A bone mineral density test or bone density test is an x-ray exam that determines the amount of calcium and other minerals in the bones. The greater the number, the better. The test is useful for determining if an individual has osteoporosis, and can tell doctors how advanced the condition is and what treatment to propose. Often, people do not realize that they have "brittle bones" until they have fallen and broken one. Bone density tests are fairly quick and painless.
Osteoporosis risk increases as we age, especially in post-menopausal women. The drop in estrogen and the shift in hormones leads to the deterioration of bones. Lack of calcium at any age can also increase the risk of brittle bones. Some prescription drugs have a negative effect on bone density and calcium absorption.
A recent fall, being in a high-risk group, or recent loss of height will prompt a physician to recommend a bone density test. In the past, a checkup after a fall was the sole way of identifying osteoporosis -- with a bone density X-rays, however, individuals have confirmation. This allows doctors to offer guidance on improving diet, best exercise regimens, and the care a patient needs to take to avoid broken bones and other issues.
It is normal to lose a little bit of height as we age -- compression of the cartilage between the bones can reduce an individual's height by a few centimeters over time. People who develop unexplained back pain, stooped posture, or lose an inch or more in height have likely developed osteoporosis. This drop in height is actually attributed to a series of small fractures in the spine, resulting in curvature and pain. The aging spine beings to collapse due to the loss of bone density.
Doctors may recommend a bone density test after a person has broken a bone, to check the speed of healing and to determine whether osteoporosis was a factor in the break. For older adults, especially women, a broken bone can be deadly. The healing is slower and multiple fractures can lead to infection.
Bone density scans may be performed on the fingertips, while others are more comprehensive, focusing on the forearm, hips, and spine. These three areas are the ones most likely to fracture in the case of an accident. Peripheral tests are performed on individuals who are not covered by insurance or who are too heavy for x-rays to determine their bone density. More accurate analysis of bone density requires a DXA or DEXA scan that involves whole-body imaging and can indicate porous areas of bone.
DXA scans are more comprehensive tests that focus on the hips and spine. During the test, the patient lies on a padded platform, fully clothed. A mechanical arm passes above, sending low-dose X-rays through the body. Based on how much the X-rays change after passing through the bones, the machine comes up with a skeletal image. This test lasts about 10 minutes. The peripheral device is portable, making the test available to more people who may not be able to get the central DXA test.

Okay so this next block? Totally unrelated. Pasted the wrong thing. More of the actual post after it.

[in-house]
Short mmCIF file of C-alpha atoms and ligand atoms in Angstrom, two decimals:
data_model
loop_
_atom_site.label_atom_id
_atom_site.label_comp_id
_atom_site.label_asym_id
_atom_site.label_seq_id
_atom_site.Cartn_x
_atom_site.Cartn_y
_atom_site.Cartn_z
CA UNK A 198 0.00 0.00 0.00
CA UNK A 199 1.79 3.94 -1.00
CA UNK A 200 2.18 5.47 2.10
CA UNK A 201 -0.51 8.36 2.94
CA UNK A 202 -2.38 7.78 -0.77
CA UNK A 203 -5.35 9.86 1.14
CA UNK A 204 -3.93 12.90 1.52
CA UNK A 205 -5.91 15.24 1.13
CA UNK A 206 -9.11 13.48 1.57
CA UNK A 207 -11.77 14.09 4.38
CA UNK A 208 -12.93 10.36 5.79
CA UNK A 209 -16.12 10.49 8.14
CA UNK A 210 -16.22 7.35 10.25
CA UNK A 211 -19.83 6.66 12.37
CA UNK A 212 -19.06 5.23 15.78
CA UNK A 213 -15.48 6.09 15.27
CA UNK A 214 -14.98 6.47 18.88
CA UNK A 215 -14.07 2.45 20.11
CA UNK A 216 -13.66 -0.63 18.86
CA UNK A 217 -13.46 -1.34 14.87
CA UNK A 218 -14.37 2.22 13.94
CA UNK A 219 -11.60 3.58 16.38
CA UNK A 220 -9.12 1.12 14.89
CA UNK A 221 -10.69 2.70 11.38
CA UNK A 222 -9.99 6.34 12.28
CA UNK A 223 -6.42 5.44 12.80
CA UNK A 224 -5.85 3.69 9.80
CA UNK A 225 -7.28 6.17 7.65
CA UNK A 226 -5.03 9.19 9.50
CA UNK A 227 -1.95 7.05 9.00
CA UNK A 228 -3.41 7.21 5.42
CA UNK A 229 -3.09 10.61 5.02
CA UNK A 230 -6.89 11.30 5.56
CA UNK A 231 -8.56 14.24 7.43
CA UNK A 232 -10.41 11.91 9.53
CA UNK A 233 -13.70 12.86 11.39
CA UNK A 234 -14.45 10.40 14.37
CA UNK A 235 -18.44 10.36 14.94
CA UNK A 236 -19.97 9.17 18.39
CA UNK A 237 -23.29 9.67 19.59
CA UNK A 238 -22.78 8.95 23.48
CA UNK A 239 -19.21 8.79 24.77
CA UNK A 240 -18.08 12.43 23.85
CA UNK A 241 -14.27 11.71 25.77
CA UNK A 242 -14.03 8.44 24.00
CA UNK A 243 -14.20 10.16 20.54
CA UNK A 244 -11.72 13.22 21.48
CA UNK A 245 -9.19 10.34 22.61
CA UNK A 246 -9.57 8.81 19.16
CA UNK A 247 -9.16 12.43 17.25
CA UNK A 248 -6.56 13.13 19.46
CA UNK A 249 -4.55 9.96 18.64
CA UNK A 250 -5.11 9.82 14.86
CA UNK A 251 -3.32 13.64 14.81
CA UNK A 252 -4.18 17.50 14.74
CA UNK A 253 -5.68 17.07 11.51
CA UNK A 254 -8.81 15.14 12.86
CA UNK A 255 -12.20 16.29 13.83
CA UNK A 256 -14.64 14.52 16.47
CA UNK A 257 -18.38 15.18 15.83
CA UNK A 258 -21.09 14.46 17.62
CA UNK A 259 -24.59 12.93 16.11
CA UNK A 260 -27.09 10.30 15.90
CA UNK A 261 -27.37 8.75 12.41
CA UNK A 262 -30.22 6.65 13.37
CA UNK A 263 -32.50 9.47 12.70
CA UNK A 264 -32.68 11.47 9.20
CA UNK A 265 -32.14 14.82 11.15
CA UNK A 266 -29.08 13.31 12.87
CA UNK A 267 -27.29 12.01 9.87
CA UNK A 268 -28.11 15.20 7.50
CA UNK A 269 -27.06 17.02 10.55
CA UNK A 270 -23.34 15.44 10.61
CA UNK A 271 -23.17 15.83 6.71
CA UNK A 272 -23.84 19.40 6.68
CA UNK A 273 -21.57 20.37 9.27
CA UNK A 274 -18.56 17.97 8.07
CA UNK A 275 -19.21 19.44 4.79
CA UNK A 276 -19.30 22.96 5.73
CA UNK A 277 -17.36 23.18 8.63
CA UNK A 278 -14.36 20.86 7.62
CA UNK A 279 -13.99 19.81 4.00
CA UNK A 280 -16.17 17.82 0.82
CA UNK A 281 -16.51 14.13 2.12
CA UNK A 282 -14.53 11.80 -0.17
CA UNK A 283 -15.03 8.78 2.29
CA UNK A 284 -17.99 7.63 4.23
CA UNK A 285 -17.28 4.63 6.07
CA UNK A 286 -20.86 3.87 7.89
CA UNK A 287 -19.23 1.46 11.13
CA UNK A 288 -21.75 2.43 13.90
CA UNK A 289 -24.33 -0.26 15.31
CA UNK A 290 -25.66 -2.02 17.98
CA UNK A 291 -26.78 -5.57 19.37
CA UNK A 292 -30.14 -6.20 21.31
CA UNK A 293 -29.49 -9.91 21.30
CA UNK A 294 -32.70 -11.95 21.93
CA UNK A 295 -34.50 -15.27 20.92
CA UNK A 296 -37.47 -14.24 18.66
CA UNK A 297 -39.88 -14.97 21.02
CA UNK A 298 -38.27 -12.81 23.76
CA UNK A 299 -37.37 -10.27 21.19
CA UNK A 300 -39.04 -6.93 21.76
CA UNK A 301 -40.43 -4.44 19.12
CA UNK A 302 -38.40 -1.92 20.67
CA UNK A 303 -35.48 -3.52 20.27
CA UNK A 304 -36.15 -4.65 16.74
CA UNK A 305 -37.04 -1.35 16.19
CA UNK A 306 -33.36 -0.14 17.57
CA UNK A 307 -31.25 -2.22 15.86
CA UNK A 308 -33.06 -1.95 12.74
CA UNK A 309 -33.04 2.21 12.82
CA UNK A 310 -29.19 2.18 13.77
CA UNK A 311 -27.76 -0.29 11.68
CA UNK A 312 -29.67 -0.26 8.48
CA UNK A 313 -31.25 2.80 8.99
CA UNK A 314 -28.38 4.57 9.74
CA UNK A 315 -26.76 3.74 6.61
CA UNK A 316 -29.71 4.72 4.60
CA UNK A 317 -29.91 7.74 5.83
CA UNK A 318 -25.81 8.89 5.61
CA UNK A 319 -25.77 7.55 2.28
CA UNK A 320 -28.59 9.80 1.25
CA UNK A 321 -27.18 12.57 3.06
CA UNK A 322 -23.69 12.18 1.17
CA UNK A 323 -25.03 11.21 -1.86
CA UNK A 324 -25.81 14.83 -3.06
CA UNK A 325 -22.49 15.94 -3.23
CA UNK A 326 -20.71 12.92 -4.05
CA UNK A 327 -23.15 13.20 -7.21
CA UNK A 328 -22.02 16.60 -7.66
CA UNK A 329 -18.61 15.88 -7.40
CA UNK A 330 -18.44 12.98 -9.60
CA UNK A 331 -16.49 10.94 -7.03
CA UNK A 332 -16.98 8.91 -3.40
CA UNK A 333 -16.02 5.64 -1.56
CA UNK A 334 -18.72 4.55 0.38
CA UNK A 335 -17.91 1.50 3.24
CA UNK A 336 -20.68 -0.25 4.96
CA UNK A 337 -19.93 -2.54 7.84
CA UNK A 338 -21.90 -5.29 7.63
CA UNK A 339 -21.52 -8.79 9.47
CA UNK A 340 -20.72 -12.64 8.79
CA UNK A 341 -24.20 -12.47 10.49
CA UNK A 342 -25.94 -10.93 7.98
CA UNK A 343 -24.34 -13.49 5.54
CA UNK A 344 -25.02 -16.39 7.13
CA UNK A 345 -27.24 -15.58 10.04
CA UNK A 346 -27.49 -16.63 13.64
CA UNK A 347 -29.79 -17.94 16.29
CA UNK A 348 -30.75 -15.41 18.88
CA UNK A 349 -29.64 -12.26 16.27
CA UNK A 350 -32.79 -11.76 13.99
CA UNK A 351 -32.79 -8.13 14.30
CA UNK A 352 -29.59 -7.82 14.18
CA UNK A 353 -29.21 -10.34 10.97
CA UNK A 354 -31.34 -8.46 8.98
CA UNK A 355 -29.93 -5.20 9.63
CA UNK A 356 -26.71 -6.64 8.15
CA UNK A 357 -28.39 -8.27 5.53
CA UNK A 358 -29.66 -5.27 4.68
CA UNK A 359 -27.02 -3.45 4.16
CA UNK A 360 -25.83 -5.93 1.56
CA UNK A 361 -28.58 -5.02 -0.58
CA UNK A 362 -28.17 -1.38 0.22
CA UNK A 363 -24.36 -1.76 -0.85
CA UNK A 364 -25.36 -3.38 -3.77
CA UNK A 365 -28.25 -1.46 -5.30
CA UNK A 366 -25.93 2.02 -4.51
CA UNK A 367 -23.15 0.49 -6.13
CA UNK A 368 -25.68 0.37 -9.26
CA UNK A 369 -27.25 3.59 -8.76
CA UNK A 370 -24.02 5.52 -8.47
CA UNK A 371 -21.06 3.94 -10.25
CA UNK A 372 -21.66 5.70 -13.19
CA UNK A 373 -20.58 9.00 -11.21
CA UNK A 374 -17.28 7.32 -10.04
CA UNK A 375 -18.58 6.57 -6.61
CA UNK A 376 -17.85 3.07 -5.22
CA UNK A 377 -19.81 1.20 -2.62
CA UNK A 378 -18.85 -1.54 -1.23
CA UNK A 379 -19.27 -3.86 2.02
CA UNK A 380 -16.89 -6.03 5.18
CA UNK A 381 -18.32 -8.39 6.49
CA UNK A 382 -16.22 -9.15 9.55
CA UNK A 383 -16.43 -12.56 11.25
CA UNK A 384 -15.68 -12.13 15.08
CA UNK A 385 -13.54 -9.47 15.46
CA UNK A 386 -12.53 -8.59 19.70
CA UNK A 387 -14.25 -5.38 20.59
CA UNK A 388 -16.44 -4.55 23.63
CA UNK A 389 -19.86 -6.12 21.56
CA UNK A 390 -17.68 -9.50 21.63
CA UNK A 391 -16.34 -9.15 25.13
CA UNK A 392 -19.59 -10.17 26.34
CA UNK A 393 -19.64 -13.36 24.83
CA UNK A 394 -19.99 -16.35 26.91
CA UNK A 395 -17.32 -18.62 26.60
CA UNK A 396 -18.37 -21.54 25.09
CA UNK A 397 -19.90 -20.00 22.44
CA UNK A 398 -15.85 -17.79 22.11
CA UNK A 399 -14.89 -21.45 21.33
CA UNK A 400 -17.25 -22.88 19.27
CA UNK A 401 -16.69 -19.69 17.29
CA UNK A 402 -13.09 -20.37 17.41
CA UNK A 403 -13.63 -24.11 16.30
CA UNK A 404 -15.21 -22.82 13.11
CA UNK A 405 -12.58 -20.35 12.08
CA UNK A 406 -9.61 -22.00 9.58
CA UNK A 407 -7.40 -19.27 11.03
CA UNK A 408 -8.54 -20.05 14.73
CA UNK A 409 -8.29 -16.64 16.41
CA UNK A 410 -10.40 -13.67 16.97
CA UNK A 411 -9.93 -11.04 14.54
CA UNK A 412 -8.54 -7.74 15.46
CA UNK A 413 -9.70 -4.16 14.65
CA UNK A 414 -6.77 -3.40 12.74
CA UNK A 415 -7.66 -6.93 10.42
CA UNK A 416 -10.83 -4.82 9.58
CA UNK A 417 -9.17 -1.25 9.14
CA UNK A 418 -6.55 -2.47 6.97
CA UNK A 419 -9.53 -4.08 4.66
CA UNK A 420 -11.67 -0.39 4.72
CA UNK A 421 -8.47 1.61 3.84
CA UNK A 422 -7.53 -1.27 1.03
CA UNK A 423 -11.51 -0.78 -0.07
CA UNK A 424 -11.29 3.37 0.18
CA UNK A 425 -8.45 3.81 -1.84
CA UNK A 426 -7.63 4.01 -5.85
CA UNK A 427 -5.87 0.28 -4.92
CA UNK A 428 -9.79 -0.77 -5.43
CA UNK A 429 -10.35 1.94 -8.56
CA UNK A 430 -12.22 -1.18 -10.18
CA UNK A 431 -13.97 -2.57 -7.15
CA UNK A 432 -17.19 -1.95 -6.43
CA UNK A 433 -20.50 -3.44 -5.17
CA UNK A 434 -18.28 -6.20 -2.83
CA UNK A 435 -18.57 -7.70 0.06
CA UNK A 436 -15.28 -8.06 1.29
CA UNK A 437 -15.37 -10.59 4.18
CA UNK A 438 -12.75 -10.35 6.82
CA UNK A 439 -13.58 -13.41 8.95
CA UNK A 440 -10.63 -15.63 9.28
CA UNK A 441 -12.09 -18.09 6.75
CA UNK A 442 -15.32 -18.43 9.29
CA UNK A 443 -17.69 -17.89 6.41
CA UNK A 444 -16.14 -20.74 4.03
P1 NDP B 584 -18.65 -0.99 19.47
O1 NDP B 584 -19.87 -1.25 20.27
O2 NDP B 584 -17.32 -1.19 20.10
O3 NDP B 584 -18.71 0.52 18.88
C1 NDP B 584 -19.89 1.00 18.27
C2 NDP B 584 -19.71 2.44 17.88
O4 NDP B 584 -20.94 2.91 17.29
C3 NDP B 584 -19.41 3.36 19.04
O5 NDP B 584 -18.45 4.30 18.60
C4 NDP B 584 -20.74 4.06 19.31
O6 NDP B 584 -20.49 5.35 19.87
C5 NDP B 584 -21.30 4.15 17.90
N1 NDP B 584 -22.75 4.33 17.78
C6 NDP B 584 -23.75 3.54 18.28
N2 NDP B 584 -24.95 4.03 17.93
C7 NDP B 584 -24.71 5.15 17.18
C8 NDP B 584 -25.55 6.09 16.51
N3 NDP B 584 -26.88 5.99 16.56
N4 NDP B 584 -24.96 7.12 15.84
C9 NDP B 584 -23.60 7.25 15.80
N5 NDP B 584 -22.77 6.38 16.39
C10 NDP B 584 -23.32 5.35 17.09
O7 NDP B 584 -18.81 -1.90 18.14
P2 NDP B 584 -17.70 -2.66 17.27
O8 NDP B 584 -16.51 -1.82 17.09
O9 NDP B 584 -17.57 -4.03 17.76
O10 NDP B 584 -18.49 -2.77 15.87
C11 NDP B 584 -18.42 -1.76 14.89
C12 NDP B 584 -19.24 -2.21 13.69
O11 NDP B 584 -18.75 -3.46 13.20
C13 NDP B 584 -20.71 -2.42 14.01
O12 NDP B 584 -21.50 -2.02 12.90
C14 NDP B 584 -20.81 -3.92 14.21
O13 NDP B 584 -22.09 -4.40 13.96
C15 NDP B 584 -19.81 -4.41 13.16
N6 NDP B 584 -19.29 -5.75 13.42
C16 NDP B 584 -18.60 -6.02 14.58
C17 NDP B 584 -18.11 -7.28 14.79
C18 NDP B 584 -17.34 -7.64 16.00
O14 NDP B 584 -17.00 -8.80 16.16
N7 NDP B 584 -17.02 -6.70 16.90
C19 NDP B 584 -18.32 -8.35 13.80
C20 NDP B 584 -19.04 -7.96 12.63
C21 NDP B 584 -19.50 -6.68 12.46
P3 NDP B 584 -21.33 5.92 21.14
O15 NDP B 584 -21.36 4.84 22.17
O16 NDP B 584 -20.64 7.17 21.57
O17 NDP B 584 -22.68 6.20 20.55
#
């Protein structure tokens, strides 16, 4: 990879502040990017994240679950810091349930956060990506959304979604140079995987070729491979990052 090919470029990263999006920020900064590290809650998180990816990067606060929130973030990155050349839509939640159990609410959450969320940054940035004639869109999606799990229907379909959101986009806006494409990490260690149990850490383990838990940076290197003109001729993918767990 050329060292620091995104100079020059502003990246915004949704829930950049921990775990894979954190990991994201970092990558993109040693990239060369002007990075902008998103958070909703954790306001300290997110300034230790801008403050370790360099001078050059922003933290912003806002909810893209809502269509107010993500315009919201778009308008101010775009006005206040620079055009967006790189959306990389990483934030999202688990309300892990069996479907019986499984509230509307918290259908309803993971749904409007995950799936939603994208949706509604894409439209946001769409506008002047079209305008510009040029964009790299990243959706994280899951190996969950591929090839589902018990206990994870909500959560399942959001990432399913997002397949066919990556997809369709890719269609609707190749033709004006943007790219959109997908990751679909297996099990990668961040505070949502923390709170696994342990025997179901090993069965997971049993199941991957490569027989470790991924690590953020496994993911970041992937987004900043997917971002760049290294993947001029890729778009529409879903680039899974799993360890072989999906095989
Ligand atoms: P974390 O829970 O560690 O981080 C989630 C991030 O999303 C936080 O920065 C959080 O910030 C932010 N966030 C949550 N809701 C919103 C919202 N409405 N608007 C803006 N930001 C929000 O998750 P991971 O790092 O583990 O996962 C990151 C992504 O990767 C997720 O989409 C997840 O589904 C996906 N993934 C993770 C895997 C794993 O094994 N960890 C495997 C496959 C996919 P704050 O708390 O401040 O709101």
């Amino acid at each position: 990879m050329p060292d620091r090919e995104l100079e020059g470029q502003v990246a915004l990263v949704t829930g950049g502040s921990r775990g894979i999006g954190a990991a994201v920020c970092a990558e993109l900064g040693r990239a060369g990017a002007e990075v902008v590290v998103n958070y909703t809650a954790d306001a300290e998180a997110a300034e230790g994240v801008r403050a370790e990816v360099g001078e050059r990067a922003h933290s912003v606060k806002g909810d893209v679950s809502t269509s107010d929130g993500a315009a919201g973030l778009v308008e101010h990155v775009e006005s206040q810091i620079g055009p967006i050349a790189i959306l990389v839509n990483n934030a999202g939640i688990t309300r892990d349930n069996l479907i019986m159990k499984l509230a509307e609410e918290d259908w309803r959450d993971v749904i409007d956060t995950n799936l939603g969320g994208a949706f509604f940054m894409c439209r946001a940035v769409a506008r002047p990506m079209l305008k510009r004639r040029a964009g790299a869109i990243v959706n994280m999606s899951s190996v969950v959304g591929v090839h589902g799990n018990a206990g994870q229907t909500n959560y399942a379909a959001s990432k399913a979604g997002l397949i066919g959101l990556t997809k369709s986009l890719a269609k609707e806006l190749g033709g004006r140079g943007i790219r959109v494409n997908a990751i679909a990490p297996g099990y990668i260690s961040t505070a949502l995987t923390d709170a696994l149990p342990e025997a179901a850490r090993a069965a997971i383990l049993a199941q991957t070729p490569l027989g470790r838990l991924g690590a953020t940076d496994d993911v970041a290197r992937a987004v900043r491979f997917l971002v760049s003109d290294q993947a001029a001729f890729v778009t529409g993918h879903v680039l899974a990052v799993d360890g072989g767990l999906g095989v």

Wear loose, comfortable clothing free of zippers and snaps. Avoid taking calcium supplements for 24 hours before a bone density test. Other than that, the tests are fairly fast and involve little preparation. In fact, some tests may be available at the local pharmacy. People who have their bone density tests done at a medical center or hospital should be sure to let the doctor know beforehand if they have recently had a barium exam or had contrast material injected for a CT scan or nuclear medicine test. Contrast materials might interfere with bone density tests.
The patient must lie still during the exam. In a hospital setting, he or she will lay on a central platform while the machine scans the body. Evidence of osteoporosis in a peripheral exam will usually prompt a doctor to order a full body scan. Once the exam is finished, the results are read by a professional x-ray tech and given to the doctor for final diagnosis and treatment planning.
Bone density test results are reported in two numbers: T-score and Z-score. The T-score is the patient's bone density compared with what is normally expected in a healthy adult of the same age and sex. A deviation of -2.5 or more indicates osteoporosis. Between -1 and -2.5 indicates high risk or signs of osteopenia, a condition that can lead to osteoporosis. If the doctor can identify the underlying problem, he or she can often treat this lesser condition and slow or stop bone loss.
While bone density tests can determine the condition and density of the bones and one's risk of breakage, they can't always tell what caused the condition. To answer that question, patients need more complete medical evaluations. Increasing calcium intake and getting enough vitamin D will help the body absorb calcium and increase bone strength. Decreasing smoking and alcohol intake and getting enough exercise will also reduce the risk of brittle bones and osteoporosis.
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